After the passage of ITSA and in the midst of the insider trading scandals of the mid-1980s, SEC Chairman Shad was again called to testify before Congress on a proposal to strengthen the power of SEC insider trading enforcement. Shad downplayed the effusive praise he received for his aggressive fight against insider traders. Seeking to minimize any political overreaction to the problem, Shad cautioned that insider trading "should not be exaggerated out of proportion. All fraudulent activities, including insider trading," he contended, "amount to a fraction of one percent of the multibillion dollars of corporate and Government securities trade daily in American" and insider trading is "but one component of the Commission's enforcement program."(50) Shad feared that Congress, in an attempt to demonstrate its resolve about insider trading, might enact strict legal definitions that would result in new and innovative legal loopholes around the law, making the SEC's enforcement effort more difficult.
Just three days after the inconclusive Carpenter decision, the SEC and prominent securities lawyers, instead of relying on the expertise of Congress, submitted their own proposal to formally define insider trading. The definition, supported by new SEC Chairman David S. Ruder, closely mirrored the misappropriation theory that the SEC had unsuccessfully espoused in Chiarella, Dirks and Carpenter.(51) In a sense, by calling for a definition, the SEC was admitting that its strategy of using the courts to regulate insider trading had stalled.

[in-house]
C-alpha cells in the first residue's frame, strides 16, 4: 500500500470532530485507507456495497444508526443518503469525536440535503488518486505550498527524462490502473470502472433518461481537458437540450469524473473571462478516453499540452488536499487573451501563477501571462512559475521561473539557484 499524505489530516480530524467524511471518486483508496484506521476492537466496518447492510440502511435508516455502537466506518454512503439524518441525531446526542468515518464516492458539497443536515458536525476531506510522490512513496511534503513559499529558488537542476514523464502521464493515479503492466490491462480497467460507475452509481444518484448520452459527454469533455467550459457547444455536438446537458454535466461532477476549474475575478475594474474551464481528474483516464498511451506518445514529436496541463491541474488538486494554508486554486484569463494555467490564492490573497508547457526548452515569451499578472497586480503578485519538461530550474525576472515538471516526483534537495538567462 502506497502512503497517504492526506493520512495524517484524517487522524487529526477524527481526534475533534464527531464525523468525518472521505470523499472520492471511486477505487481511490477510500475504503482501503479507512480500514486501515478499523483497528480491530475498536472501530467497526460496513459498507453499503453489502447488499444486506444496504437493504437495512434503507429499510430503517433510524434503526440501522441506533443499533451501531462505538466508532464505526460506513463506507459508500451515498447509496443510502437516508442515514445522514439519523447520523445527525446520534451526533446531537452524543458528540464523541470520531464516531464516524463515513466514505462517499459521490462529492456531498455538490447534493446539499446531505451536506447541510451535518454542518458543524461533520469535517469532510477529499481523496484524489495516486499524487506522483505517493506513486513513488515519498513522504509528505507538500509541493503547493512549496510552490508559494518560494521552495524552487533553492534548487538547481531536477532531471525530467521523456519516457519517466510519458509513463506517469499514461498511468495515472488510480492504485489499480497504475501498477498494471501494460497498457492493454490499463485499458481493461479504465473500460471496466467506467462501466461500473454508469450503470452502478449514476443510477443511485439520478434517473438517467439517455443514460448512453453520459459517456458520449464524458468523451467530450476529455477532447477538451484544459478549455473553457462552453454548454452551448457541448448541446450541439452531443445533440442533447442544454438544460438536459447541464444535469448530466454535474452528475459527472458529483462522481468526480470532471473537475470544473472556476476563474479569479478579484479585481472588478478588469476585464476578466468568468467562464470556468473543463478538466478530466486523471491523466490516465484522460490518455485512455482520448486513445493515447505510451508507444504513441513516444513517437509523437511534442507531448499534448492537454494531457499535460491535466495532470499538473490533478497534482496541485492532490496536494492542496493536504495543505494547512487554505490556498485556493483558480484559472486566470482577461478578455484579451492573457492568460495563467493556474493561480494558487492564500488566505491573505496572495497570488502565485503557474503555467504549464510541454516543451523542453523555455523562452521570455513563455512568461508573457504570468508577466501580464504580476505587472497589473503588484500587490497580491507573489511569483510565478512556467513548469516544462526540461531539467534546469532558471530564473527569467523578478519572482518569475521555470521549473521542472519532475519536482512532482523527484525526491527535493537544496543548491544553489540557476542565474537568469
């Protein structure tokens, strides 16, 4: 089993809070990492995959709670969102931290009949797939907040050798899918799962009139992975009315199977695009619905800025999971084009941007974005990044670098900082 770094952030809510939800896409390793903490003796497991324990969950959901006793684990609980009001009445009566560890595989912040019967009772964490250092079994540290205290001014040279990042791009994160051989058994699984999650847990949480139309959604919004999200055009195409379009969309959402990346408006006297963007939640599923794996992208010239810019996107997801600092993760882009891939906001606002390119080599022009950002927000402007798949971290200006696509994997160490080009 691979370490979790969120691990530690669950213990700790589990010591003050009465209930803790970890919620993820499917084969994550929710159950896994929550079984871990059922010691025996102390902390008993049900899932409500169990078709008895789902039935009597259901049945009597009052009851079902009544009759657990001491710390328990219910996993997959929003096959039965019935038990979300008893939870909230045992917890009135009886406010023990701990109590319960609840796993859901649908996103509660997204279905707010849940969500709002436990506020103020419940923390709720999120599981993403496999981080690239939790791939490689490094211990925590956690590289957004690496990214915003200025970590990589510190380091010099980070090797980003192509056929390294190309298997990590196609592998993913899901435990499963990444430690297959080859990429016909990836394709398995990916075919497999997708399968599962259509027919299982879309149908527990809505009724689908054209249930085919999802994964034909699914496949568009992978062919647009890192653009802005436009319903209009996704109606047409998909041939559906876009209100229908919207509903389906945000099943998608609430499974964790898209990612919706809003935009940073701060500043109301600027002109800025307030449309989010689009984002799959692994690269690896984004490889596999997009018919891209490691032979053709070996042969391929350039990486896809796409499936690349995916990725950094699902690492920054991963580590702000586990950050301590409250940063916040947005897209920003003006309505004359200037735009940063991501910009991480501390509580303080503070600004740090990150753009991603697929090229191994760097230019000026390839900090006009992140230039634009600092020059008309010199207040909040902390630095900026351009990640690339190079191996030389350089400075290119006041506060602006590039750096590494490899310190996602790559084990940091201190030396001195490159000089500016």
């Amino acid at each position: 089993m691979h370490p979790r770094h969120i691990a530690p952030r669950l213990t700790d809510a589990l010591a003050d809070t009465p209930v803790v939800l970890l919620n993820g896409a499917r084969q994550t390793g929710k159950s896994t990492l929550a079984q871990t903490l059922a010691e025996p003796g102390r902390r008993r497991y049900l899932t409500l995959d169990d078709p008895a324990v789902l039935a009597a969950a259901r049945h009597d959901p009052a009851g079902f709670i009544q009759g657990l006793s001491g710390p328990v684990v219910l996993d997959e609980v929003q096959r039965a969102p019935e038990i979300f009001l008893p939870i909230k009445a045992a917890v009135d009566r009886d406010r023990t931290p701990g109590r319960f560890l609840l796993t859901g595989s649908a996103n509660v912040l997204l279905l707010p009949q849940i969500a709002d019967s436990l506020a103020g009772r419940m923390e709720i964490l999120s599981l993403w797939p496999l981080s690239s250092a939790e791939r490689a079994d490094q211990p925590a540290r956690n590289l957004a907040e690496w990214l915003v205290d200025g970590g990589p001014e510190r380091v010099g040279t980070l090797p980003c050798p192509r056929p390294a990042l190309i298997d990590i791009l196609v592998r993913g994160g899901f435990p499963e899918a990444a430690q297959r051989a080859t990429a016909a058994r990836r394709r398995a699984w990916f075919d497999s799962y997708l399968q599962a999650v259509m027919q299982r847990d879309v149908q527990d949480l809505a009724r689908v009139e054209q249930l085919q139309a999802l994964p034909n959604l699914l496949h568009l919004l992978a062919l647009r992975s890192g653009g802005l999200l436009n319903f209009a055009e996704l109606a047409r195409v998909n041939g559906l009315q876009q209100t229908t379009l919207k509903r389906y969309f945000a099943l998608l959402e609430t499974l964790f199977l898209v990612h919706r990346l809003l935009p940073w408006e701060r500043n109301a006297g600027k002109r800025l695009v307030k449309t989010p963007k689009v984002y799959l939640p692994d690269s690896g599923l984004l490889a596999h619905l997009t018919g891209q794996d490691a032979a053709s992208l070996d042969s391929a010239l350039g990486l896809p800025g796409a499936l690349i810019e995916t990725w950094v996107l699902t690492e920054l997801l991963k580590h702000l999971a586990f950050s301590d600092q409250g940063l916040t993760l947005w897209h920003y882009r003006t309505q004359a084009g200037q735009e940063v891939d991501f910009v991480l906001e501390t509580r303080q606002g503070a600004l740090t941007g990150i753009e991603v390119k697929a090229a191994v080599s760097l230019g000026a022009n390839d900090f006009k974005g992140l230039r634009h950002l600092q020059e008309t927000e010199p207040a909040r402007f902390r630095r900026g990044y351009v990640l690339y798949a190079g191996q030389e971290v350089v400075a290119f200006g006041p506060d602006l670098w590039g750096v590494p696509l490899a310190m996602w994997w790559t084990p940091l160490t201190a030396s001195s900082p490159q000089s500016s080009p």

Seizing the moment, the SEC took this opportunity to legislatively overturn those cases where Justice Powell had rebuked the agency by promoting the expansive misappropriation definition for insider trading enforcement. The hearings resulted in passage of the Insider Trading and Securities Fraud Enforcement Act (ITSFEA) in October 1988. ITSFEA extended insider trading penalty provisions, increased the maximum individual penalty to $1 million and a maximum jail term of ten years, and gave parties, who traded in a security contemporaneously with the inside trader, a private cause of action.(52) In addition, ITSFEA offered informants a bounty amounting to ten percent of civil penalties recovered from inside traders penalized on the basis of the informant's information. The SEC was empowered to establish rules in furtherance of that provision. But the broad definition of insider trading that the SEC and securities lawyers had proposed was excluded from the legislation.
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